2. Review your business strategy

Crises drive the need to reframe business strategy. How you are going to get through the next 3 months, the next 6 months, the next 12 months? Business has changed so dramatically since COVID-19 has engulfed the world. Of your revenue streams, which are still performing? Which ones can no longer be supported in our new reality? How ready are you for a more digital environment? Are there any easy to access opportunities within your current market that you could easily pivot to?

To survive, many brands have pivoted dramatically into completely new markets, where areas of demand have been identified as potential opportunity. Some great examples we have seen here are gin distilleries pivoting to hand sanitisers, or manufacturing companies producing equipment for healthcare professionals.

They have asked themselves the important question “What can we do with what we have?” The answer may not be what they were expecting, or what they dreamed their future would look like. But these pivots, transferring resources and skills into unfamiliar areas, may well be what keeps them alive for future business opportunities.

The key takeaway is innovate: think about every angle possible, and utilise your resources wisely.

3. Balance the short-term revenue generation strategies vs long term viability

A potentially damaging strategy that an organisation could take is to sit tight and wait for this crisis to blow over. There is no worse strategy than doing nothing. Fear can often lead to knee-jerk decisions such as selling off assets or cutting costs to the point where they cannot operate. An example of short-term reactive decision making, airlines and travel companies may have thought that holding on to their customers money would have allowed them to get through this period. It was soon obvious that for this sector, the crisis ran deeper than holding on to cancellation fees. This sector is not going to return to its former normality for some time, if at all.

Looking longer term, generating entirely new revenue streams is critical for the climb out of this downturn. There is a massive opportunity for brands to reinvent themselves in exciting and new ways to meet the demands of the world moving forward. Profits and dividends will come later if you make the right moves now.

4. Ensure you keep the communication clear, concise and consistent.

Now is not the time to underestimate the power of communication. Customers are online, they are watching the news, listening to latest updates and in their spare time, they are seeking their entertainment online or communicating with friends online. Now, more than ever, concisely and consistently reaching your audience (potential new and existing customers) is vital.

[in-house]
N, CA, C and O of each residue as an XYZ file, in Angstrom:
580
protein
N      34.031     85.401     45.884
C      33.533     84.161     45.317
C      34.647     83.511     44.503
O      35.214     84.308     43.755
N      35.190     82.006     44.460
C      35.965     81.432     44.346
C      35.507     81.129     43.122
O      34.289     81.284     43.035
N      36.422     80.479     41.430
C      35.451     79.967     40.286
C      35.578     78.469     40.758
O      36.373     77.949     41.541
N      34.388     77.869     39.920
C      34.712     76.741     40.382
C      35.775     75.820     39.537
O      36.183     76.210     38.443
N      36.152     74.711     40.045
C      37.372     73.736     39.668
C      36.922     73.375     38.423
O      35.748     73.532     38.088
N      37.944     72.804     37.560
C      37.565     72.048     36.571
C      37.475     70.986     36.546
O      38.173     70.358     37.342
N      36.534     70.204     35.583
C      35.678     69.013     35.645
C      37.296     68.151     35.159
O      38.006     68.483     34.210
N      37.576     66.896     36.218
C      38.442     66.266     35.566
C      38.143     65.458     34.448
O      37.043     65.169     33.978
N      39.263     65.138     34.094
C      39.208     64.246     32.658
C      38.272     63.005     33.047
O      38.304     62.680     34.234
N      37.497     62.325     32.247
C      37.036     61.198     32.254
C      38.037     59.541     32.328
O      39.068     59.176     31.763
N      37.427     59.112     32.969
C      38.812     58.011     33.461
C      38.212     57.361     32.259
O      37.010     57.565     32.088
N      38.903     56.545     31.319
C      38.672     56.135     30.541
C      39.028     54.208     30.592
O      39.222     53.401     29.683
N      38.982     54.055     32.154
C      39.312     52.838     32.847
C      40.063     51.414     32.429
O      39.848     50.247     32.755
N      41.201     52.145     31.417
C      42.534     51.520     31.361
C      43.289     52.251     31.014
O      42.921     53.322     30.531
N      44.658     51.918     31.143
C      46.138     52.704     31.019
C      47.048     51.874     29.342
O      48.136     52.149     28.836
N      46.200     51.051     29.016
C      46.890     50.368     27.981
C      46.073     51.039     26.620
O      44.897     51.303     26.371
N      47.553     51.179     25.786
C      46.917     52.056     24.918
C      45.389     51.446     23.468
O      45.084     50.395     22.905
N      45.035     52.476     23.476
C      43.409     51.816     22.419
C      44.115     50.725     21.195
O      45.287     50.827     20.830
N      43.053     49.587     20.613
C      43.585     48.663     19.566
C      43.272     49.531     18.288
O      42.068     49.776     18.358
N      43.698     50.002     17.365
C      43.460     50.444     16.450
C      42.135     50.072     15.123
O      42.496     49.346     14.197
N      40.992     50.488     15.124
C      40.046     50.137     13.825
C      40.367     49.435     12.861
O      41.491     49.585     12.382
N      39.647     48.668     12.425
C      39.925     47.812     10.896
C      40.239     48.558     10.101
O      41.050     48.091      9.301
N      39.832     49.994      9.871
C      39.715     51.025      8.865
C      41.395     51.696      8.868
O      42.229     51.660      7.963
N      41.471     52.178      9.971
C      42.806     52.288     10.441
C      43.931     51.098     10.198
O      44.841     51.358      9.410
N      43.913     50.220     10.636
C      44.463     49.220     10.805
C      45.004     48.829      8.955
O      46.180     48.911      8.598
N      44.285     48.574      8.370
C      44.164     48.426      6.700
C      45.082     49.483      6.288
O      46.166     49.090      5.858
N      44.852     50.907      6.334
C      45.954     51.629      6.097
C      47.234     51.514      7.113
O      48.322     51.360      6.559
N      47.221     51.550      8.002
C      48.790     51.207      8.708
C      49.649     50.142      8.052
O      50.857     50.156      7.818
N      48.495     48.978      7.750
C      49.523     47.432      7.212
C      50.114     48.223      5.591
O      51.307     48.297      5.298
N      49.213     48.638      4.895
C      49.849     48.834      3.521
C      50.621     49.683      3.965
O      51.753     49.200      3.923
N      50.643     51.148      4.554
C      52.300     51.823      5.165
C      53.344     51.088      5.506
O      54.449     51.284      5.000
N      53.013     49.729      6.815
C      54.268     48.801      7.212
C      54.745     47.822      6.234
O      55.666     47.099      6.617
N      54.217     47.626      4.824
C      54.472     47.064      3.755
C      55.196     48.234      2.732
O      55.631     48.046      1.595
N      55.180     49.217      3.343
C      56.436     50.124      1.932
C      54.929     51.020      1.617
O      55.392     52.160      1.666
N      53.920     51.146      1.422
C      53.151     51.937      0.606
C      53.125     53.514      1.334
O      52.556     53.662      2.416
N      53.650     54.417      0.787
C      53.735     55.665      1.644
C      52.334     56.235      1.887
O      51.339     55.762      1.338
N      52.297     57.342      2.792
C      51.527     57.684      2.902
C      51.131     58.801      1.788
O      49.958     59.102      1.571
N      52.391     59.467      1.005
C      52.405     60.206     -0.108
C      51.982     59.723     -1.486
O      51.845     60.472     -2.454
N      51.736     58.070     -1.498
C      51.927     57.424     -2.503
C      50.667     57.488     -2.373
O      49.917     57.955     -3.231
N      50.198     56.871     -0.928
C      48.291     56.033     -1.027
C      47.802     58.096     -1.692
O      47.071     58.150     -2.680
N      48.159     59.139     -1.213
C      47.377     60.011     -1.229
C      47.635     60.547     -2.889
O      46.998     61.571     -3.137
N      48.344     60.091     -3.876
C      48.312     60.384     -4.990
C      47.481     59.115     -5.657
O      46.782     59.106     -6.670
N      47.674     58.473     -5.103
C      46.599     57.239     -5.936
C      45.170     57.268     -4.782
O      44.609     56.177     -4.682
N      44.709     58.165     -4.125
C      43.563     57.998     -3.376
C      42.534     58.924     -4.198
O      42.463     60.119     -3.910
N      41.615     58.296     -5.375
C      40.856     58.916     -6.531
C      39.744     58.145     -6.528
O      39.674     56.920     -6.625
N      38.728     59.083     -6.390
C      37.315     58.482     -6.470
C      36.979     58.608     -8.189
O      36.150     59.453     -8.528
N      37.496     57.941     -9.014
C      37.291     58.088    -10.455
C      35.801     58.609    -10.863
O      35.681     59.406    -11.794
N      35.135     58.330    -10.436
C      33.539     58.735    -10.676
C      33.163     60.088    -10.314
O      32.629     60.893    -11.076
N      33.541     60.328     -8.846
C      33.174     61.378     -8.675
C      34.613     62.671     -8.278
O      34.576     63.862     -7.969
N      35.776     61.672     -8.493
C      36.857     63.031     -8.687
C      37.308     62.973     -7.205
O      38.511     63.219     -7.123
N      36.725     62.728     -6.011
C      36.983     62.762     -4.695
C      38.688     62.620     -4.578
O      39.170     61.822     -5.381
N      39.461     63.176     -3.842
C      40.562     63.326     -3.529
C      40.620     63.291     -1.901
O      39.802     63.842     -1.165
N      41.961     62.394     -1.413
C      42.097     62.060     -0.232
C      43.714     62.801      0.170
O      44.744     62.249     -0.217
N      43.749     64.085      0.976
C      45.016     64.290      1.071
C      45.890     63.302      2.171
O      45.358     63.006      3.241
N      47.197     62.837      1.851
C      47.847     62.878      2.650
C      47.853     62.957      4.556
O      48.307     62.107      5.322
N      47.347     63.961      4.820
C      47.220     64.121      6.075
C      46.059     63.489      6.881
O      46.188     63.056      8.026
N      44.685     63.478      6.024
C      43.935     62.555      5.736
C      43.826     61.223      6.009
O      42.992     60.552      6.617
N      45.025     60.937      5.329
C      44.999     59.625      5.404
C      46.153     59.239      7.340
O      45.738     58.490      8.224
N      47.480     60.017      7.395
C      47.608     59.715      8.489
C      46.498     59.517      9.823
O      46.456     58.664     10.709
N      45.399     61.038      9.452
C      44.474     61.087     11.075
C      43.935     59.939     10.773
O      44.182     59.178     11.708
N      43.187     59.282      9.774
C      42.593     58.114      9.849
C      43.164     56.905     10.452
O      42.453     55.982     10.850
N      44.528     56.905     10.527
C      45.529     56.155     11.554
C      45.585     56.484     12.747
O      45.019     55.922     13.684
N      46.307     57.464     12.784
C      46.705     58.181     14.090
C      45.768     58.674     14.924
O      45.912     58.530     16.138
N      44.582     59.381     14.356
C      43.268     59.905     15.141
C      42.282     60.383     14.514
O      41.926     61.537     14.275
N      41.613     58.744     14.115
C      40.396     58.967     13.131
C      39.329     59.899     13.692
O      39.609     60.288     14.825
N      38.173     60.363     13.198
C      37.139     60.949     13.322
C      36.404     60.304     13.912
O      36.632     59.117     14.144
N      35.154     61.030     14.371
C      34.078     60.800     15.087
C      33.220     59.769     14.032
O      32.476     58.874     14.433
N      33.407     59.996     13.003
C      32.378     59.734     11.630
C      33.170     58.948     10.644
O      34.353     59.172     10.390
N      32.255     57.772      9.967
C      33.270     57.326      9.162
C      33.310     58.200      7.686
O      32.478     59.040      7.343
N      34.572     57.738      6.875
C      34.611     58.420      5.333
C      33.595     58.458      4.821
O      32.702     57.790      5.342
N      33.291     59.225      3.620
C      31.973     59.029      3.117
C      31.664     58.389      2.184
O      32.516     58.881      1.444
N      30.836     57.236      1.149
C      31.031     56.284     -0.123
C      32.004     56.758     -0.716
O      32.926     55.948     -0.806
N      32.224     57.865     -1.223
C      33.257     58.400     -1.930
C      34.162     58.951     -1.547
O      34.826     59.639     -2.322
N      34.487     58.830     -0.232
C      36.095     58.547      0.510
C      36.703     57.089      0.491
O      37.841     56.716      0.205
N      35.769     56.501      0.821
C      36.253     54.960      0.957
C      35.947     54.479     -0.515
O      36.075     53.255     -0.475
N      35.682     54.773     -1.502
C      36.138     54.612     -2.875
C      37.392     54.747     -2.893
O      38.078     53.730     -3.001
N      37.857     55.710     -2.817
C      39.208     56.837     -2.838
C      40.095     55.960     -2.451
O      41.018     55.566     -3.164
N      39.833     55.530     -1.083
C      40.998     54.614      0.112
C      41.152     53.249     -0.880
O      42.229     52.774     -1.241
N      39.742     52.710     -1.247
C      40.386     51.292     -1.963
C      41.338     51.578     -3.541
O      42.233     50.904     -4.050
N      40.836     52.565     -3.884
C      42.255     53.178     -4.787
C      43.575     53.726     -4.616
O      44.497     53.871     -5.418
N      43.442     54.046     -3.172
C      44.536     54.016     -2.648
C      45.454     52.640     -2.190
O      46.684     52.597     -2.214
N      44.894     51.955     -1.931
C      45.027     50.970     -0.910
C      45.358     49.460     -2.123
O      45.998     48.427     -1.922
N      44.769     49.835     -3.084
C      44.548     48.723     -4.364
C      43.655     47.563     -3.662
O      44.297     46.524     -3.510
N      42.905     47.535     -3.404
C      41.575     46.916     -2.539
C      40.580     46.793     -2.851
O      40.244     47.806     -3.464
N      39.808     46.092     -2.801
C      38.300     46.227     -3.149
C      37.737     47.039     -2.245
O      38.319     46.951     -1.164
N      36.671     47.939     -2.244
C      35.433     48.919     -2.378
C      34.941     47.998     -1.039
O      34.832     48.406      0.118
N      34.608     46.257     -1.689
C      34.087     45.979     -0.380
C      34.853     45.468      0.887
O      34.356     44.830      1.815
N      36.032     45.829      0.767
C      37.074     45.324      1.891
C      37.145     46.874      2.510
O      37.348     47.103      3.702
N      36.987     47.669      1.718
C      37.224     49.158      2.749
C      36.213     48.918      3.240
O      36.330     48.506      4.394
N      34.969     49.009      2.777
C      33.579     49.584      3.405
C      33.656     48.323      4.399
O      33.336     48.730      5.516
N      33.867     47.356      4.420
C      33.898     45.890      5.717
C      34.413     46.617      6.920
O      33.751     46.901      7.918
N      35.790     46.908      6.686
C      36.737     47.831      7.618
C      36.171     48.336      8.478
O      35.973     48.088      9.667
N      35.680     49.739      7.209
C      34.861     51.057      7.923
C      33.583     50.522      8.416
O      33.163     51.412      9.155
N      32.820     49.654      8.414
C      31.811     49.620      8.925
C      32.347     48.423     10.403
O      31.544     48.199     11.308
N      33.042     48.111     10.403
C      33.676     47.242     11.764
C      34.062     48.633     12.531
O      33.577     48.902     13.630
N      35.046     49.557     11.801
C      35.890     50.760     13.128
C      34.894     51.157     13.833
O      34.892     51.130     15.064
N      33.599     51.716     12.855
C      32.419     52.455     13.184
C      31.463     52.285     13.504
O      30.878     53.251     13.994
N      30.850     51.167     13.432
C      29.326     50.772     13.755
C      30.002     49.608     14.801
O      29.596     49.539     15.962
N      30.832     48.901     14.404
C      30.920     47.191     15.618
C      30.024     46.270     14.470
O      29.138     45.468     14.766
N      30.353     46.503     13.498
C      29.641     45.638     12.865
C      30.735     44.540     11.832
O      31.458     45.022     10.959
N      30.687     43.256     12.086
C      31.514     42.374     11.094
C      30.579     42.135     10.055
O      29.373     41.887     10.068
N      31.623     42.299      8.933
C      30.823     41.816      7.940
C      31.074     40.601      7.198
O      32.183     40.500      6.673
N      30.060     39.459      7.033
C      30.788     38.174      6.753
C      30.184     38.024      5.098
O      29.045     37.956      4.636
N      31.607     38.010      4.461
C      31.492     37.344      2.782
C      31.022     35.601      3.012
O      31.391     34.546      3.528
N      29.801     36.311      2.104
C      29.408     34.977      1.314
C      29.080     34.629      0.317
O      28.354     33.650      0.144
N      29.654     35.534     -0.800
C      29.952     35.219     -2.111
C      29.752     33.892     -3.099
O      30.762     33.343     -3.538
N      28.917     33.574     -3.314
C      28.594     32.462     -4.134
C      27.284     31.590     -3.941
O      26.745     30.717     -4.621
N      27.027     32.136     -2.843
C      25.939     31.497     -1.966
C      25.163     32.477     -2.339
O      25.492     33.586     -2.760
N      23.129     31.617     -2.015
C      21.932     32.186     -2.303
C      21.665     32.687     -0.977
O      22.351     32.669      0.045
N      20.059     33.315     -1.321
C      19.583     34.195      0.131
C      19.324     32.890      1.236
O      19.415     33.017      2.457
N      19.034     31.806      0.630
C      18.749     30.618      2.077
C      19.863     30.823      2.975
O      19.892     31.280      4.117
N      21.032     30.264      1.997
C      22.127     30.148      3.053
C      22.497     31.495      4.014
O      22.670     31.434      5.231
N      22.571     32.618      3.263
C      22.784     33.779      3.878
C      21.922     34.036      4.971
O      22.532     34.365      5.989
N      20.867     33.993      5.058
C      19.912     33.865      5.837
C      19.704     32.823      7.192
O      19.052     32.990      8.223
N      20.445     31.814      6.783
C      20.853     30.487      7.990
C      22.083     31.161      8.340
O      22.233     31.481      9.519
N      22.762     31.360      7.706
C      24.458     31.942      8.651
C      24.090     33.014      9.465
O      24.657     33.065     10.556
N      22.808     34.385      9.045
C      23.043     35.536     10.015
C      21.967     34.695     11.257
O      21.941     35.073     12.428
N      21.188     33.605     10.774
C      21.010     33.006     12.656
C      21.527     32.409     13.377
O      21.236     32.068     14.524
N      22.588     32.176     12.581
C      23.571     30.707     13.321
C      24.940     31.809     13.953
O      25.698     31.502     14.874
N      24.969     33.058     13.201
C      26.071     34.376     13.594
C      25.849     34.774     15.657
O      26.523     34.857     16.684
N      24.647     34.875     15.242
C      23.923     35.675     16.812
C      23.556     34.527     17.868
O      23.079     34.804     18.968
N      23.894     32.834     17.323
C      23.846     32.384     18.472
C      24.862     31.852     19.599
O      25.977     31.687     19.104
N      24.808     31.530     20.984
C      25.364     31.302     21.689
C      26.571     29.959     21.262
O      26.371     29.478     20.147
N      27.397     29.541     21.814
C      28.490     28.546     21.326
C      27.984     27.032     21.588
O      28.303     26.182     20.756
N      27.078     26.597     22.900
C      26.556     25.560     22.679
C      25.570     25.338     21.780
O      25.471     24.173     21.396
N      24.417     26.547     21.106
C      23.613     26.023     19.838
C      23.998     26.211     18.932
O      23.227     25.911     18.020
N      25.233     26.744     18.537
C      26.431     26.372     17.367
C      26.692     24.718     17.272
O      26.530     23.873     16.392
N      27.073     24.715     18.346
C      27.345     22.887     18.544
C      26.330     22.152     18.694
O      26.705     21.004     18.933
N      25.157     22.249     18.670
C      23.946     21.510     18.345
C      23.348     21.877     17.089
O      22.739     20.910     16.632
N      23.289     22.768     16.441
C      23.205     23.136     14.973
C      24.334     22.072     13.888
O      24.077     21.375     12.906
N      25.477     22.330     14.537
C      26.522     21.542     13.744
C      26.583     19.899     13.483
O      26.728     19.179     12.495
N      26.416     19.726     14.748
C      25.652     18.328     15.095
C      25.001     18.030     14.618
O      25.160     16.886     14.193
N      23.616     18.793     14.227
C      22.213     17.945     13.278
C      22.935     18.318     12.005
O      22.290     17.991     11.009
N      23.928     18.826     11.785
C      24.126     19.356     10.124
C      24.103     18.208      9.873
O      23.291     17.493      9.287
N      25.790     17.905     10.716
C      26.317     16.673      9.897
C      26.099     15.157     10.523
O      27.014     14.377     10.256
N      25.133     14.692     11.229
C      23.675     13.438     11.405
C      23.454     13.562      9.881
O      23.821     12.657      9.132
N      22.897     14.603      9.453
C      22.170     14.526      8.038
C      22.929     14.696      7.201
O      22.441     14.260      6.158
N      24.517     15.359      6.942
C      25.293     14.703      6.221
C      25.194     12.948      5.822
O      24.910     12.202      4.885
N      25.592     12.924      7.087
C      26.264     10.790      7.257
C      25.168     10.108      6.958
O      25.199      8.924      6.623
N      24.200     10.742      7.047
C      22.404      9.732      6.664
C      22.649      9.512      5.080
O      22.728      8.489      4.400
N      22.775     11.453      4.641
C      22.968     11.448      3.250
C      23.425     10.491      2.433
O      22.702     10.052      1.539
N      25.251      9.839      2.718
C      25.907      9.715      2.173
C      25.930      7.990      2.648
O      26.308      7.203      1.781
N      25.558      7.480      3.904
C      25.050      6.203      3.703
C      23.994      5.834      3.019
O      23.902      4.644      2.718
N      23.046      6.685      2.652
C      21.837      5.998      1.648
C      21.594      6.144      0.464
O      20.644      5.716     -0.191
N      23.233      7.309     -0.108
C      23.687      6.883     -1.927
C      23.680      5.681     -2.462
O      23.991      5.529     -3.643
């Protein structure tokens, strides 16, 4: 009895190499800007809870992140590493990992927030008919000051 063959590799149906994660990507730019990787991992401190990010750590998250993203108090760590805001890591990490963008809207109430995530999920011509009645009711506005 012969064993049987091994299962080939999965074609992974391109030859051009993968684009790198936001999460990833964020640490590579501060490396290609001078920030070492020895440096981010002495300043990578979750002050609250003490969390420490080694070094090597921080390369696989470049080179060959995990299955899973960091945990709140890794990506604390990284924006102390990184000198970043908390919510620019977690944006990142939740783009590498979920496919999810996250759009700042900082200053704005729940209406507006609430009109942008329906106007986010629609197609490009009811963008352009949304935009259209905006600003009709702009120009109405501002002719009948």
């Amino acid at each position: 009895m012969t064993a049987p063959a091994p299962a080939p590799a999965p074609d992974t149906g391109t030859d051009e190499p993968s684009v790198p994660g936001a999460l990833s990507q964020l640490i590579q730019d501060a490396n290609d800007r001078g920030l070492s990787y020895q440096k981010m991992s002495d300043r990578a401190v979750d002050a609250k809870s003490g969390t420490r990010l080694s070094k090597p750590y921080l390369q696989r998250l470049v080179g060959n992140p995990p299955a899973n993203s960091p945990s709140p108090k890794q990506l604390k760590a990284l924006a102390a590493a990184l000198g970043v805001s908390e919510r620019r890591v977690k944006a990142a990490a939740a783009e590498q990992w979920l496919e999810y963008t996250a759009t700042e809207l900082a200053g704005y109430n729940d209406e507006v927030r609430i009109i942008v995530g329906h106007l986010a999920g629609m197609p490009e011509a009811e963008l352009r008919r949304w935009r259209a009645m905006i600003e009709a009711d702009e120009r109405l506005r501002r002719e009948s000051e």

As a brand, you need to consider your communication strategy both internally and externally. Your messaging must evolve, be reflective of the daily situation and considerate to your customers’ needs, without being opportunistic or playing on fear.

If your website or social media communications have not evolved since the crisis began, your brand may be perceived as being out of touch, or insensitive. Regardless of what your product/service provision, you need to empathise with your customers. Place yourself in their shoes to determine what solutions you can offer to their problems. Your message must continually evolve as we move through the crisis, with a sense of togetherness that will keep you connected to your customers.

Internally, communication is just as important. Don’t ever feel like you are over-communicating with your team. With communication comes confidence and reassurance. Silence can breed anxiety.

5. Don’t stop marketing

Once you have your business strategy and messaging refined, the next step is execution. If you don’t start marketing, no one will be aware of your new positioning or messaging. If you haven’t already developed your marketing campaigns and lead-nurture sales funnels, now is the time.

Create content that resonates, educates and motivates your audience. Pick the most effective channels in which to focus your communications and ensure your marketing is highly targeted. Use your owned media as much as possible as these customers already know and like you. Customers who are already in your sales funnels, or engaged in your brand in any channel are an important asset. Now, and now more opportune than ever, is the chance to reach new audiences.

6. Review, Review, Review

Look at your current KPIs and ask: are these all still relevant? If met, will they help you survive this crisis? You need to be realistic in your goal setting. Now may not be a time to look at profit as a singular metric of survival: ensuring efficiency and effectiveness may be more beneficial, or activity vs output may be a more relevant metric.

It is also important to take the temperature of your audience, get a good read on whether your messaging is resonating, and how your brand is performing compared to your competitors.

Surviving the Covid-19 crisis in the short term may not be enough. Like past crises, it too will pass. However it will create a new normal, and it is in this context your organisation needs to learn how to thrive again.